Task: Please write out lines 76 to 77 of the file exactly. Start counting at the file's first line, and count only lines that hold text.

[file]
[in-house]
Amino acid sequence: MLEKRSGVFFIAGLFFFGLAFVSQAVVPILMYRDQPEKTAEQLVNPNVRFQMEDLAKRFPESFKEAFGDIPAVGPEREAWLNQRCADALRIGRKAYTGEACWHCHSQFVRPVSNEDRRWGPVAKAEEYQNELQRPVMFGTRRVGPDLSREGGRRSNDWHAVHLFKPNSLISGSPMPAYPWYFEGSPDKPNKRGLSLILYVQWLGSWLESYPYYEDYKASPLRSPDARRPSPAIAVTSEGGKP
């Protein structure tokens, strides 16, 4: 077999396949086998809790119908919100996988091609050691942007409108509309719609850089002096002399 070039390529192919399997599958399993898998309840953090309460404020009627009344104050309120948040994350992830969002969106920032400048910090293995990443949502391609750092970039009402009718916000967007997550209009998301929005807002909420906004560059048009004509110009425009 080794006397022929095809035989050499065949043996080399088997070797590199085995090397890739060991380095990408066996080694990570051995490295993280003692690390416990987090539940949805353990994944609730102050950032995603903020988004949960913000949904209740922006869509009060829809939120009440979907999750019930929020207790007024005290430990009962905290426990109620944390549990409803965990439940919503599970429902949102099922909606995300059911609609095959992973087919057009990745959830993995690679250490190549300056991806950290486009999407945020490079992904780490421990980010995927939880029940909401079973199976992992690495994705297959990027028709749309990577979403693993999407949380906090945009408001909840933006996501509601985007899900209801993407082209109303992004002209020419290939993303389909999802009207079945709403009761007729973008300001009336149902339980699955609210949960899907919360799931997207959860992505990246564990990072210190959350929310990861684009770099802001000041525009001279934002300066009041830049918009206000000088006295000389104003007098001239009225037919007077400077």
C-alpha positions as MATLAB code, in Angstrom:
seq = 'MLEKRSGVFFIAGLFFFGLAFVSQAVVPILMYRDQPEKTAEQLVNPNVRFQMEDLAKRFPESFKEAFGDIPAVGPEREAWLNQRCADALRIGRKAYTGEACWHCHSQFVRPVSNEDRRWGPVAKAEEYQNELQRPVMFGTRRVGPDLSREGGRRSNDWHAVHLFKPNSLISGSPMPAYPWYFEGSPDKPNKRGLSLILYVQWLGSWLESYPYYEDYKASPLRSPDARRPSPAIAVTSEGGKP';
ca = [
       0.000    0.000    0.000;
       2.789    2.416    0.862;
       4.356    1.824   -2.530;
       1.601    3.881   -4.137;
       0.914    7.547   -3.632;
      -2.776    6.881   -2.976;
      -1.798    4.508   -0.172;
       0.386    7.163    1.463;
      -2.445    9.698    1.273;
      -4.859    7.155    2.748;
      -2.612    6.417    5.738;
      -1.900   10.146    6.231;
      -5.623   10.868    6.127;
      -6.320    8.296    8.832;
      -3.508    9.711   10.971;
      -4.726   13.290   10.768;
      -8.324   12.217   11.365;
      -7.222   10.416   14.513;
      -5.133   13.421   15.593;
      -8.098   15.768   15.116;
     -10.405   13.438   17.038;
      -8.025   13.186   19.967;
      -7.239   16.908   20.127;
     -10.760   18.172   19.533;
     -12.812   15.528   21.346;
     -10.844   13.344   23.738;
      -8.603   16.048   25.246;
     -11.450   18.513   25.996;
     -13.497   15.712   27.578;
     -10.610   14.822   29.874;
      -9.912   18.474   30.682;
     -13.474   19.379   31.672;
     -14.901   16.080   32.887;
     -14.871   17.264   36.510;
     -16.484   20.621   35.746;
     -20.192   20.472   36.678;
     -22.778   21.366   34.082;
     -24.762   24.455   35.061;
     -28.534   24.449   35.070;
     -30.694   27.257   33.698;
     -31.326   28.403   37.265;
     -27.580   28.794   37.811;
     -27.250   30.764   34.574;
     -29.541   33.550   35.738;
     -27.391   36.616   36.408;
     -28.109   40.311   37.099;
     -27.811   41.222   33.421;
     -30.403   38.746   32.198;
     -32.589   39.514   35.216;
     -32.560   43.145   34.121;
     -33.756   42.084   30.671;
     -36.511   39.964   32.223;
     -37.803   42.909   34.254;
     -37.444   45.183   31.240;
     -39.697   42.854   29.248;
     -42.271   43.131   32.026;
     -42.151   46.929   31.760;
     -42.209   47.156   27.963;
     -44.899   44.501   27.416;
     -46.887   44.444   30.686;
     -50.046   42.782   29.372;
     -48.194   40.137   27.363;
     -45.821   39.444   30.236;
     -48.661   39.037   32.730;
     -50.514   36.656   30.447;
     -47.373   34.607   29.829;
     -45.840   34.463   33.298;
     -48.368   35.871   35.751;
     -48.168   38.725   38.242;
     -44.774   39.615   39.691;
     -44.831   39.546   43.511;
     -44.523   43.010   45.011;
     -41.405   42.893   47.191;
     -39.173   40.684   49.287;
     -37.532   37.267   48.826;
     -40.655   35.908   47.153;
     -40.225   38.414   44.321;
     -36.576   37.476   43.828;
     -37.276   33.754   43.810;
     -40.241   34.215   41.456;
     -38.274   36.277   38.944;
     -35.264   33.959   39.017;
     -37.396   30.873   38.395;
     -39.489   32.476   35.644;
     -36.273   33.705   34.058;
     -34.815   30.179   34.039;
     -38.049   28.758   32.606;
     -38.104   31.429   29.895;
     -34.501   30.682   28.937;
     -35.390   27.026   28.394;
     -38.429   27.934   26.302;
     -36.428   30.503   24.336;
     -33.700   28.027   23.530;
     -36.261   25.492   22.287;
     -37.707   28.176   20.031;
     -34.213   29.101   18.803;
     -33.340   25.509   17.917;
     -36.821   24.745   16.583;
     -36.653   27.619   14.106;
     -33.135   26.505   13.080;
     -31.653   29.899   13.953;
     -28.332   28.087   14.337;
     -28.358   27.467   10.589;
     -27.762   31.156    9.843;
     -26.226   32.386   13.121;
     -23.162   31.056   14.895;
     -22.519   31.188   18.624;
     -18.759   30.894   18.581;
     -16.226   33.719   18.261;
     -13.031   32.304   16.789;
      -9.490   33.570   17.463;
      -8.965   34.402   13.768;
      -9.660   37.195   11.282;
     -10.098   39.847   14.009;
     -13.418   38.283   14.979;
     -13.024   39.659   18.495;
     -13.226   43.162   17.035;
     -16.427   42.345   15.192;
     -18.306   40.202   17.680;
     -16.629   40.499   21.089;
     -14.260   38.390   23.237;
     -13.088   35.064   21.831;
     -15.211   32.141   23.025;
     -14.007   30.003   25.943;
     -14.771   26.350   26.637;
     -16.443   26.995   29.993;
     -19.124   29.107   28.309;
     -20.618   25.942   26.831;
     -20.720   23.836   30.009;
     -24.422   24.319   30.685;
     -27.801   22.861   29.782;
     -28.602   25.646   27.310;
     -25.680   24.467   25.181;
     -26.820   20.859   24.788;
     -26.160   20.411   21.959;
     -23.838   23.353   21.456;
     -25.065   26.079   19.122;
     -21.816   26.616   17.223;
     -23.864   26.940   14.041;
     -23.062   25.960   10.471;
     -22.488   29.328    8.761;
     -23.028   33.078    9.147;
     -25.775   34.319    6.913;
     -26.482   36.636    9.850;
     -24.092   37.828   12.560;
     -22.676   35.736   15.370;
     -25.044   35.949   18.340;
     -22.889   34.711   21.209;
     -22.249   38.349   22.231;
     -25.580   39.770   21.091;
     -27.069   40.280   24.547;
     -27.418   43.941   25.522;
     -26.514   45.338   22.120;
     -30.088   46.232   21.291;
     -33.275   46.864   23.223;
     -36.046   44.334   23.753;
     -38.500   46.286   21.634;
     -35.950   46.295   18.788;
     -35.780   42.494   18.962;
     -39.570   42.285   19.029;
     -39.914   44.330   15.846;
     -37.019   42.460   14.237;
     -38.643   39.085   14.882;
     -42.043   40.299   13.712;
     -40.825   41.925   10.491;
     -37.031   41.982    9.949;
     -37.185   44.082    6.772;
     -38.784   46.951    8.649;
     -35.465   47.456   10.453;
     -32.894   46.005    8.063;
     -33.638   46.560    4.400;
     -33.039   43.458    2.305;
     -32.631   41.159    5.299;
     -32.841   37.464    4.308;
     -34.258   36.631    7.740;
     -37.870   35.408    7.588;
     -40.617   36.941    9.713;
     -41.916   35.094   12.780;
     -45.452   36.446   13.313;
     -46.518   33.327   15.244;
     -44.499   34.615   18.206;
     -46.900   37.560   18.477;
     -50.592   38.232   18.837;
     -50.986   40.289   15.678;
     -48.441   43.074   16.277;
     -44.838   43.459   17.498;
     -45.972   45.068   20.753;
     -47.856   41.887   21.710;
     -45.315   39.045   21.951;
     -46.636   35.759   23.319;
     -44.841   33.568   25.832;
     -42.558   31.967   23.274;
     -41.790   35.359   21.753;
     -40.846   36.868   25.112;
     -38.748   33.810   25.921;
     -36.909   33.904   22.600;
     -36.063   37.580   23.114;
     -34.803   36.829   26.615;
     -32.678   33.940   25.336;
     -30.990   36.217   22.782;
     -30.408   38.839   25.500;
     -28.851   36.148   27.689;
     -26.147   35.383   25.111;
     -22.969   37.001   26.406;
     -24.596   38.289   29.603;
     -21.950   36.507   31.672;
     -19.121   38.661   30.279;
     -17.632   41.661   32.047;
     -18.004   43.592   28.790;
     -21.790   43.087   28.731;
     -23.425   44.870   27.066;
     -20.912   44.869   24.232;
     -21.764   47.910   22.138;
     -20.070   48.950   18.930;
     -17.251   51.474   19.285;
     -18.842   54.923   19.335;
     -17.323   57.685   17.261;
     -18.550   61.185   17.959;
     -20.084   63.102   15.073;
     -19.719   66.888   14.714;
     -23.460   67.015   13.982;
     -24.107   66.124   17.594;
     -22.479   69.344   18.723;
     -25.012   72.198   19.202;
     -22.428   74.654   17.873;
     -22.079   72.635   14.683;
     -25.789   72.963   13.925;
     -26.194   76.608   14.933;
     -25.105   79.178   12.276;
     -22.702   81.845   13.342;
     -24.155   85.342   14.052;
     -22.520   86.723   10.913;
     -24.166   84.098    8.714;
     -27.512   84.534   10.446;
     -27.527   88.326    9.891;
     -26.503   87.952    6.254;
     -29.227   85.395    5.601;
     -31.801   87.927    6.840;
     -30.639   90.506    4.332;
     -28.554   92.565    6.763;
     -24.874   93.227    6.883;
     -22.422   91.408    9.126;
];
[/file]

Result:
     -44.774   39.615   39.691;
     -44.831   39.546   43.511;